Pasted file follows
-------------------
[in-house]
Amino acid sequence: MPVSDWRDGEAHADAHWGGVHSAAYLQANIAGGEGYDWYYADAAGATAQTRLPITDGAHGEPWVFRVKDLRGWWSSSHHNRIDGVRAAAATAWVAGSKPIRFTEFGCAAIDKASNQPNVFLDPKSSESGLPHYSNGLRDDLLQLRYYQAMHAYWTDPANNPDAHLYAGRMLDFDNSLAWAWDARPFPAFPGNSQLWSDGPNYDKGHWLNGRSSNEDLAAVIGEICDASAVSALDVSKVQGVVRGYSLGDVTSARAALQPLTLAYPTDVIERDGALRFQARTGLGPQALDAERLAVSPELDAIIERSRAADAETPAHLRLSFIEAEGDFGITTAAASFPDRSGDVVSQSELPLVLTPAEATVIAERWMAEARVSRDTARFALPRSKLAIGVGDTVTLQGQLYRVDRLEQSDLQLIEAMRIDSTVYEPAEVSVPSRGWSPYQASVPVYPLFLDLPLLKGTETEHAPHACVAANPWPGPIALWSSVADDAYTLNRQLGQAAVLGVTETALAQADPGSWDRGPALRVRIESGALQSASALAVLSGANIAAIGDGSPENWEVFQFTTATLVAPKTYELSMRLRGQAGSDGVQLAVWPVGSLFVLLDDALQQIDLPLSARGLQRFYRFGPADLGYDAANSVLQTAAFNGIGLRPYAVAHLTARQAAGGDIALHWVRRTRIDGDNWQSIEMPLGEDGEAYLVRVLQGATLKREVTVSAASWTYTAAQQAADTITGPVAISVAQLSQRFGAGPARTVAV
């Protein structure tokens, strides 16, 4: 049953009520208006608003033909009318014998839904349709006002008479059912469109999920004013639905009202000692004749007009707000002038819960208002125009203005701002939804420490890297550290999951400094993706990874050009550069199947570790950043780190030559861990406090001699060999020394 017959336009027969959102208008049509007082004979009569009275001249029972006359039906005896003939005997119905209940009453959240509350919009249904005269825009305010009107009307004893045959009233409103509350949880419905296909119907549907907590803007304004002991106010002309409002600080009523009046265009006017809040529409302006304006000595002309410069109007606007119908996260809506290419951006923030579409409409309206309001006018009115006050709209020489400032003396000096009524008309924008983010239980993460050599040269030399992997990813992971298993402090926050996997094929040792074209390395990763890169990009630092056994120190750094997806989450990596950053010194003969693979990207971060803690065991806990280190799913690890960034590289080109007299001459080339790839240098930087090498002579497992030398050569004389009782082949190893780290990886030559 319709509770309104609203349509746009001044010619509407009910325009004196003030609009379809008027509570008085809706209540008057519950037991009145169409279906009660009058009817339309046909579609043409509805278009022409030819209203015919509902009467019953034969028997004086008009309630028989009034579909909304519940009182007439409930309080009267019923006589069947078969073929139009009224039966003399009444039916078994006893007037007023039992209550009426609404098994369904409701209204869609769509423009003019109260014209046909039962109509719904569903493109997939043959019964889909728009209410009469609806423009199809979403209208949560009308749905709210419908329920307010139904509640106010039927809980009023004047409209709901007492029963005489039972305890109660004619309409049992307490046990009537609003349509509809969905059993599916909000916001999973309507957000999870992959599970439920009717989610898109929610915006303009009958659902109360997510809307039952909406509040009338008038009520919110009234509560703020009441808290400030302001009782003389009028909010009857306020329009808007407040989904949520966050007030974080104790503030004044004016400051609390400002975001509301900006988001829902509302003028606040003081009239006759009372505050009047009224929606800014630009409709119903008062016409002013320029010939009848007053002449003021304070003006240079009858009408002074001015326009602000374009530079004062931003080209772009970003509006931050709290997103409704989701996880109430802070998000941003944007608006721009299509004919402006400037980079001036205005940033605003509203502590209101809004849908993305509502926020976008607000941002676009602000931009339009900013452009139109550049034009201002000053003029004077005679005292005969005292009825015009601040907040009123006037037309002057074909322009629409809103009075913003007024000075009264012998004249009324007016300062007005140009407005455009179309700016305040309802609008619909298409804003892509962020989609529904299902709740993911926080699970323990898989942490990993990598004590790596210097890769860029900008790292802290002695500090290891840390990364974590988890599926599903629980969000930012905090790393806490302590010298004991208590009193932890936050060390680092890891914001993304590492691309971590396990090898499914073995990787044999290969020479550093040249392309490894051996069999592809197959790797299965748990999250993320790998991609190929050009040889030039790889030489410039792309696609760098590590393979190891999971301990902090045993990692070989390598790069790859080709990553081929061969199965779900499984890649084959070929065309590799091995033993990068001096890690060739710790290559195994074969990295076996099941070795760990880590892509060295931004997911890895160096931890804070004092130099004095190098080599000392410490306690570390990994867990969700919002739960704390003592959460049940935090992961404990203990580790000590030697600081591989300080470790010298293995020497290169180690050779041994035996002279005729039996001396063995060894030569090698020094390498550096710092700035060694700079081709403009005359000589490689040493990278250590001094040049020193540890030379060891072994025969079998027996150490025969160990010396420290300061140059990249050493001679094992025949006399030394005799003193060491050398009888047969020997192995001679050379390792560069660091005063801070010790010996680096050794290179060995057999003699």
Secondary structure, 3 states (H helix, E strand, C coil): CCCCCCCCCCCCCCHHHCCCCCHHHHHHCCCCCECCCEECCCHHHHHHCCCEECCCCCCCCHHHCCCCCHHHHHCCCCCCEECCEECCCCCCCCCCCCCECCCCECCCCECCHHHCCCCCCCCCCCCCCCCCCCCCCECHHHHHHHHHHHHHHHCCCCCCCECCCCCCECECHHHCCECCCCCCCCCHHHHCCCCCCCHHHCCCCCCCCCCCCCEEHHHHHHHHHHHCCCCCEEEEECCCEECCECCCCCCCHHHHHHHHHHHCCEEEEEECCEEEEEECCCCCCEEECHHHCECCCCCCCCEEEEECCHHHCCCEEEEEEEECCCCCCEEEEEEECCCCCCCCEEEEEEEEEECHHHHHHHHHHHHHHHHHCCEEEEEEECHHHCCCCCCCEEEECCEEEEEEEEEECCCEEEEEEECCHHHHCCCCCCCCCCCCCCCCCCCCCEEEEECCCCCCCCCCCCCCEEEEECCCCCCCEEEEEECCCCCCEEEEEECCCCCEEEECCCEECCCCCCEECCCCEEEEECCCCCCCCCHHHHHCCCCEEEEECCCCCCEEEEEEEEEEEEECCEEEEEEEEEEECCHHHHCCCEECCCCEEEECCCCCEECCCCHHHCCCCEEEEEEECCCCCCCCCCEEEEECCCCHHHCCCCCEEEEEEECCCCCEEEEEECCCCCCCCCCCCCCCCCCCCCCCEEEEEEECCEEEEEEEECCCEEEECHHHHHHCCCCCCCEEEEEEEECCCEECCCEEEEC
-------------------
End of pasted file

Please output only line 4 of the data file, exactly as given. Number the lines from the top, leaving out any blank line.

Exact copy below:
Secondary structure, 3 states (H helix, E strand, C coil): CCCCCCCCCCCCCCHHHCCCCCHHHHHHCCCCCECCCEECCCHHHHHHCCCEECCCCCCCCHHHCCCCCHHHHHCCCCCCEECCEECCCCCCCCCCCCCECCCCECCCCECCHHHCCCCCCCCCCCCCCCCCCCCCCECHHHHHHHHHHHHHHHCCCCCCCECCCCCCECECHHHCCECCCCCCCCCHHHHCCCCCCCHHHCCCCCCCCCCCCCEEHHHHHHHHHHHCCCCCEEEEECCCEECCECCCCCCCHHHHHHHHHHHCCEEEEEECCEEEEEECCCCCCEEECHHHCECCCCCCCCEEEEECCHHHCCCEEEEEEEECCCCCCEEEEEEECCCCCCCCEEEEEEEEEECHHHHHHHHHHHHHHHHHCCEEEEEEECHHHCCCCCCCEEEECCEEEEEEEEEECCCEEEEEEECCHHHHCCCCCCCCCCCCCCCCCCCCCEEEEECCCCCCCCCCCCCCEEEEECCCCCCCEEEEEECCCCCCEEEEEECCCCCEEEECCCEECCCCCCEECCCCEEEEECCCCCCCCCHHHHHCCCCEEEEECCCCCCEEEEEEEEEEEEECCEEEEEEEEEEECCHHHHCCCEECCCCEEEECCCCCEECCCCHHHCCCCEEEEEEECCCCCCCCCCEEEEECCCCHHHCCCCCEEEEEEECCCCCEEEEEECCCCCCCCCCCCCCCCCCCCCCCEEEEEEECCEEEEEEEECCCEEEECHHHHHHCCCCCCCEEEEEEEECCCEECCCEEEEC